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Grandfathered Mountain

October 3, 2008

How much does a mountain cost? Well, if you’re the state of North Carolina you can probably pick one up for around $12 million, give or take.

In a move that’s being hailed by conservationists all over the state, not to mention birders and hikers, the state of North Carolina has purchased Grandfather Mountain, the second tallest in the state and long the private property of the Morton family. The 2600 acre purchase includes an additional 600 acres easement, and will transfer the mountain to the public ownership of the state and prevents the development of the vast area along the Blue Ridge Parkway, just south of Boone.

Grandfather Mountain is the only United Nations recognized International Biosphere Reserve in the state, and until the sale, was the only privately owned area in the world designated as such. Famous for its environmental interpretive mission, the park included wild animal enclosures in addition to its miles of hiking trails, the park was kind of a combination of zoo and park. I have never been there, the admission price was, and will continue to be, steep, but the protection of nearly 3000 acres of high altitude spruce fir forest is a big deal for all of us for support conservation, and the money raised will now be going to a non-profit organization that goes towards further land purchases by the state, which can only be good news.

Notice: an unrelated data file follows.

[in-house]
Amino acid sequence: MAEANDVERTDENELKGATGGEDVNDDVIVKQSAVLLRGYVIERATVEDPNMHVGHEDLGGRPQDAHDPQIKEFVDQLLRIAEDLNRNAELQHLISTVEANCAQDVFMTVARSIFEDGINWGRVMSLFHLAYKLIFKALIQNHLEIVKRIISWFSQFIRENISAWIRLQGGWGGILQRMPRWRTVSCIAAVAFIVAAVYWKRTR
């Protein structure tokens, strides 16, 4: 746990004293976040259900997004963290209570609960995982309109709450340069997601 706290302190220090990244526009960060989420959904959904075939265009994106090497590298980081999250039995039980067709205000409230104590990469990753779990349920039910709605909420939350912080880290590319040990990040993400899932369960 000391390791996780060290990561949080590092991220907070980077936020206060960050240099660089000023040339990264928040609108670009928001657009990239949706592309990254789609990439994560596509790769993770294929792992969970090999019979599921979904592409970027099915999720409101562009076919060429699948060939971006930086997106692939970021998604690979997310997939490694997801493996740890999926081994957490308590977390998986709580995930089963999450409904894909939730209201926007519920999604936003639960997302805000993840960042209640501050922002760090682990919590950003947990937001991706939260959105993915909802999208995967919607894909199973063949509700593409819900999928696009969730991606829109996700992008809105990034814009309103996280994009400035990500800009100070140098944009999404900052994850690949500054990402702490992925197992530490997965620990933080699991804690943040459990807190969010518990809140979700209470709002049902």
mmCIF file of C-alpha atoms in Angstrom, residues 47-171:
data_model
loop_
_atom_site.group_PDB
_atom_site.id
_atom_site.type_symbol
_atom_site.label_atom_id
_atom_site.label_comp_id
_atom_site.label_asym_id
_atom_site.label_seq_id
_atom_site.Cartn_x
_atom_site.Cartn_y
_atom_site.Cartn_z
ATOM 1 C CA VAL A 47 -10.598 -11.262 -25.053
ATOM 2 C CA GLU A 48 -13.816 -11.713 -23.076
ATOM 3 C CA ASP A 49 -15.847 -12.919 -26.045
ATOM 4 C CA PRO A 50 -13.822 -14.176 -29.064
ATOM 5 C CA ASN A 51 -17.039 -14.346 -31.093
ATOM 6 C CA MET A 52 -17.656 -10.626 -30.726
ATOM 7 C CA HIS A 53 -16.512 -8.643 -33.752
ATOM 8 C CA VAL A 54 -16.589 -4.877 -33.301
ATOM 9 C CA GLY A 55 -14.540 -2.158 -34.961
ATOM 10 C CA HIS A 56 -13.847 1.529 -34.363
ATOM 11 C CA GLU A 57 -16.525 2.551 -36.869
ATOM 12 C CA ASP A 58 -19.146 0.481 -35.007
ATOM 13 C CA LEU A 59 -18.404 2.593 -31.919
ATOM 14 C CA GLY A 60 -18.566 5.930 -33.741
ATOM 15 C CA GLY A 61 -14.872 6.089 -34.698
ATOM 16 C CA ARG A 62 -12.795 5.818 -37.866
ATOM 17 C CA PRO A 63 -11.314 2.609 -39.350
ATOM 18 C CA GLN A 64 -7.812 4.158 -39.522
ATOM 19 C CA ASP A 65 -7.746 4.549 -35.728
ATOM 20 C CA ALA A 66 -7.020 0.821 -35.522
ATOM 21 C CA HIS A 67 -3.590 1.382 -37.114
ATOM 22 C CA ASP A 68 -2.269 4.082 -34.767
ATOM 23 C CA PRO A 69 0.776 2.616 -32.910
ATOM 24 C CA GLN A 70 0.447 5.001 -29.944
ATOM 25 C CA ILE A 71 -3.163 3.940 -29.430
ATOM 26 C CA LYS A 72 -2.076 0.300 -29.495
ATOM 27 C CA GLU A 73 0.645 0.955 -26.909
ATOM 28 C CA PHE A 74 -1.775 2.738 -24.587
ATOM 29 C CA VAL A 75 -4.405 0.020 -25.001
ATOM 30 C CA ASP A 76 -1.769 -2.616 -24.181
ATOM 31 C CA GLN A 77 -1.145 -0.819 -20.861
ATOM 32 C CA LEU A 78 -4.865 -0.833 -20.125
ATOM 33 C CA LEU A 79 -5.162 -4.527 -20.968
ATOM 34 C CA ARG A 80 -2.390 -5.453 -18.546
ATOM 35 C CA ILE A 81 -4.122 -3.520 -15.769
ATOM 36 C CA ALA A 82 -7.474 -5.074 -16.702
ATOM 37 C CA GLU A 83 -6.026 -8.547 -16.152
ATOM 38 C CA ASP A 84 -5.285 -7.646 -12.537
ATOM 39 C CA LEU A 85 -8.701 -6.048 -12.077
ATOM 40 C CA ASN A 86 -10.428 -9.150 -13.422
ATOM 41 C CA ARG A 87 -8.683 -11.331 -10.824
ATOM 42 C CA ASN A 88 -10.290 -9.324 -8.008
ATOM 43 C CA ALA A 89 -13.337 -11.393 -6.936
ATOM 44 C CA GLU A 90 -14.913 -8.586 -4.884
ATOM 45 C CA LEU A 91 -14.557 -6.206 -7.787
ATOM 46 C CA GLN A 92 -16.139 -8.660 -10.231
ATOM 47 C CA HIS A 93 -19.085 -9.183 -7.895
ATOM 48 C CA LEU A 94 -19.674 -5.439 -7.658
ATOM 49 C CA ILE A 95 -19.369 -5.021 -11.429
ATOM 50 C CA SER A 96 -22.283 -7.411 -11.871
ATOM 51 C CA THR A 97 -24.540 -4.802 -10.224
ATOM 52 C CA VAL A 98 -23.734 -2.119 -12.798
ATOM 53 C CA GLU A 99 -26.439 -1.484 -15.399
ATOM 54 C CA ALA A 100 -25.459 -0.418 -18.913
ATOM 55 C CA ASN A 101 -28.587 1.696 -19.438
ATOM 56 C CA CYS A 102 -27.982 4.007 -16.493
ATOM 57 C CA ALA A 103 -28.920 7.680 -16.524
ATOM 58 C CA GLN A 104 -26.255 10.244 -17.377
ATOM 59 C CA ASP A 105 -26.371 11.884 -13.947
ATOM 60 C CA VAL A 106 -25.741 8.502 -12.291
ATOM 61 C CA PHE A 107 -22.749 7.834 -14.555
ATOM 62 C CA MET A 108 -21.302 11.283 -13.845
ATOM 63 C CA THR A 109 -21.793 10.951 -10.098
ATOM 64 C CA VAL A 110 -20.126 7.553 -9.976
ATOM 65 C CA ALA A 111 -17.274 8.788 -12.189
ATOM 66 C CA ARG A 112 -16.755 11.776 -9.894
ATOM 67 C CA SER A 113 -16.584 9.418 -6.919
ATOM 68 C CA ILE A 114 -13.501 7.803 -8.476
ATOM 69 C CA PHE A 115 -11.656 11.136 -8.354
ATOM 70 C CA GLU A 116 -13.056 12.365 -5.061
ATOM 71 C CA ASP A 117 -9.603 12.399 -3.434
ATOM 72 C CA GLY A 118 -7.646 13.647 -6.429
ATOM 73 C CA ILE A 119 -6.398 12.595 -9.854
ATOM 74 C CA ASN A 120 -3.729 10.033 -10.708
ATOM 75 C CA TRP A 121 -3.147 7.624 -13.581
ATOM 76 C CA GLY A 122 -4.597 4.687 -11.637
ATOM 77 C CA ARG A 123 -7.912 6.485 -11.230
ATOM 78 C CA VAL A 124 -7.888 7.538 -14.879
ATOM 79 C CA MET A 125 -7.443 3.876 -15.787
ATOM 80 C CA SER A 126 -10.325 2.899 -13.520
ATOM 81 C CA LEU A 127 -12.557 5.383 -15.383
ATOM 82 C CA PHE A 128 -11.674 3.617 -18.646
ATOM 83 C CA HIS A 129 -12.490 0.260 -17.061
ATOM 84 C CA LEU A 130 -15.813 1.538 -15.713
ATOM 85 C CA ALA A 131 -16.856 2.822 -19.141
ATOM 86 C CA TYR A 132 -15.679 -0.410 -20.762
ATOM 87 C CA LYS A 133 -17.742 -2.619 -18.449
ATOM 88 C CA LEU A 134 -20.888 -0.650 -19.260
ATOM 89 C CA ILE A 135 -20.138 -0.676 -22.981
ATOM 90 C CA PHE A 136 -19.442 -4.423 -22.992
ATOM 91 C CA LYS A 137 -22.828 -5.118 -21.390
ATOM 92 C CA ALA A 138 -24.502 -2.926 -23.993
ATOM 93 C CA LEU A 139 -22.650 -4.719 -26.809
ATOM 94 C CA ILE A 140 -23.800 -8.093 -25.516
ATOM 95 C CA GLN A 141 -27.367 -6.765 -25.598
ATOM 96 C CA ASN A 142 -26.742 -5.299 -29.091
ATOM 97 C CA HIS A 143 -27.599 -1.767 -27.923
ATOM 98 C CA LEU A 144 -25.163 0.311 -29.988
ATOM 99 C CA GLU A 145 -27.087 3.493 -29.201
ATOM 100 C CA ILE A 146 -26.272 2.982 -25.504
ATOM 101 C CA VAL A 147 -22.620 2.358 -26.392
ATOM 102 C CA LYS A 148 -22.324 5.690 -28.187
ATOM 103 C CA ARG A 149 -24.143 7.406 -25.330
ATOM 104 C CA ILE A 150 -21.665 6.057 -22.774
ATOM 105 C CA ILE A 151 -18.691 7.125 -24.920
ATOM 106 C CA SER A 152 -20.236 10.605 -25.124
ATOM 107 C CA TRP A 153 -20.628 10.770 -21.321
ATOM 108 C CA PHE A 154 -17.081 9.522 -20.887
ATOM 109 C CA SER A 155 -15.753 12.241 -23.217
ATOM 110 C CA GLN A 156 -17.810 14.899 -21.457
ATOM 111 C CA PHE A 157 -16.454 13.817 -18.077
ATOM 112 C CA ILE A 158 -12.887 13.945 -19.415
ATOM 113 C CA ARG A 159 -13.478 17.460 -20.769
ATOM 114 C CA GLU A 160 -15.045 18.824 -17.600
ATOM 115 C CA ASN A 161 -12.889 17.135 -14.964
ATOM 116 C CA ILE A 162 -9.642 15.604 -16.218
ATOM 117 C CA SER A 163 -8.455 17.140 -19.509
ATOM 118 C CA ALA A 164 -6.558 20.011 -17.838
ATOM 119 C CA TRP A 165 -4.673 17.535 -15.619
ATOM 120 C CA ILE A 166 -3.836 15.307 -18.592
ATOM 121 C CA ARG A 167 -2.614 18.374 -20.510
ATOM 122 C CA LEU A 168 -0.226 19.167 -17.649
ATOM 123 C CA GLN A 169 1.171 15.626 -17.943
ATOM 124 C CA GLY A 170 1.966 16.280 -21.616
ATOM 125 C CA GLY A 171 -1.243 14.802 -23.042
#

Said Mike Easley, the Governor of North Carolina:

“If you can get a Grandfather Mountain for $12 million, you’d better get as many as you can,” he said. “That is a deal for the people of the state of North Carolina.”

Certainly an attitude that can be shared by all conservation-minded citizens of the state.


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